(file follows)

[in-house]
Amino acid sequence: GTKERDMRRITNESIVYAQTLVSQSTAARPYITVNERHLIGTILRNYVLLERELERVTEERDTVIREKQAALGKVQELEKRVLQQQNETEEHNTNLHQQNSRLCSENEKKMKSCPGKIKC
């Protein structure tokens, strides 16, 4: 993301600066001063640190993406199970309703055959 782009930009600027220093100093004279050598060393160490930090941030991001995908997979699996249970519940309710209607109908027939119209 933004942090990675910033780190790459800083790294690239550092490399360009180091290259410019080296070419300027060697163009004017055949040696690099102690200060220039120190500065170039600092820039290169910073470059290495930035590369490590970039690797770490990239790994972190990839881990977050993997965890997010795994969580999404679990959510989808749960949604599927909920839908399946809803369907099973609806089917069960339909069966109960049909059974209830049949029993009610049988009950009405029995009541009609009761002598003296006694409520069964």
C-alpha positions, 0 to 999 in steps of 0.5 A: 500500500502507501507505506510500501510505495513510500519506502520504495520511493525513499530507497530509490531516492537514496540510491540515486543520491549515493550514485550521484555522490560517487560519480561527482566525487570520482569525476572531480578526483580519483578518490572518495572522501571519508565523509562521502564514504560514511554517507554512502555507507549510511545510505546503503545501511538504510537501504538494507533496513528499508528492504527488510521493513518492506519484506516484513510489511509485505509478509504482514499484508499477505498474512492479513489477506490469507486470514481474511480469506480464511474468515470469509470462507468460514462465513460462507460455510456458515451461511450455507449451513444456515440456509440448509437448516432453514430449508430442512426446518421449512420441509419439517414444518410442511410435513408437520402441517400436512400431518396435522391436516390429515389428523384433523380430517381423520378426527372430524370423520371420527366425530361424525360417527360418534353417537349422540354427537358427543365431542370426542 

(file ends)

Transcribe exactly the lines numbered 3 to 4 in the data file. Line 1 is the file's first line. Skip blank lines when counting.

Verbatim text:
């Protein structure tokens, strides 16, 4: 993301600066001063640190993406199970309703055959 782009930009600027220093100093004279050598060393160490930090941030991001995908997979699996249970519940309710209607109908027939119209 933004942090990675910033780190790459800083790294690239550092490399360009180091290259410019080296070419300027060697163009004017055949040696690099102690200060220039120190500065170039600092820039290169910073470059290495930035590369490590970039690797770490990239790994972190990839881990977050993997965890997010795994969580999404679990959510989808749960949604599927909920839908399946809803369907099973609806089917069960339909069966109960049909059974209830049949029993009610049988009950009405029995009541009609009761002598003296006694409520069964």
C-alpha positions, 0 to 999 in steps of 0.5 A: 500500500502507501507505506510500501510505495513510500519506502520504495520511493525513499530507497530509490531516492537514496540510491540515486543520491549515493550514485550521484555522490560517487560519480561527482566525487570520482569525476572531480578526483580519483578518490572518495572522501571519508565523509562521502564514504560514511554517507554512502555507507549510511545510505546503503545501511538504510537501504538494507533496513528499508528492504527488510521493513518492506519484506516484513510489511509485505509478509504482514499484508499477505498474512492479513489477506490469507486470514481474511480469506480464511474468515470469509470462507468460514462465513460462507460455510456458515451461511450455507449451513444456515440456509440448509437448516432453514430449508430442512426446518421449512420441509419439517414444518410442511410435513408437520402441517400436512400431518396435522391436516390429515389428523384433523380430517381423520378426527372430524370423520371420527366425530361424525360417527360418534353417537349422540354427537358427543365431542370426542 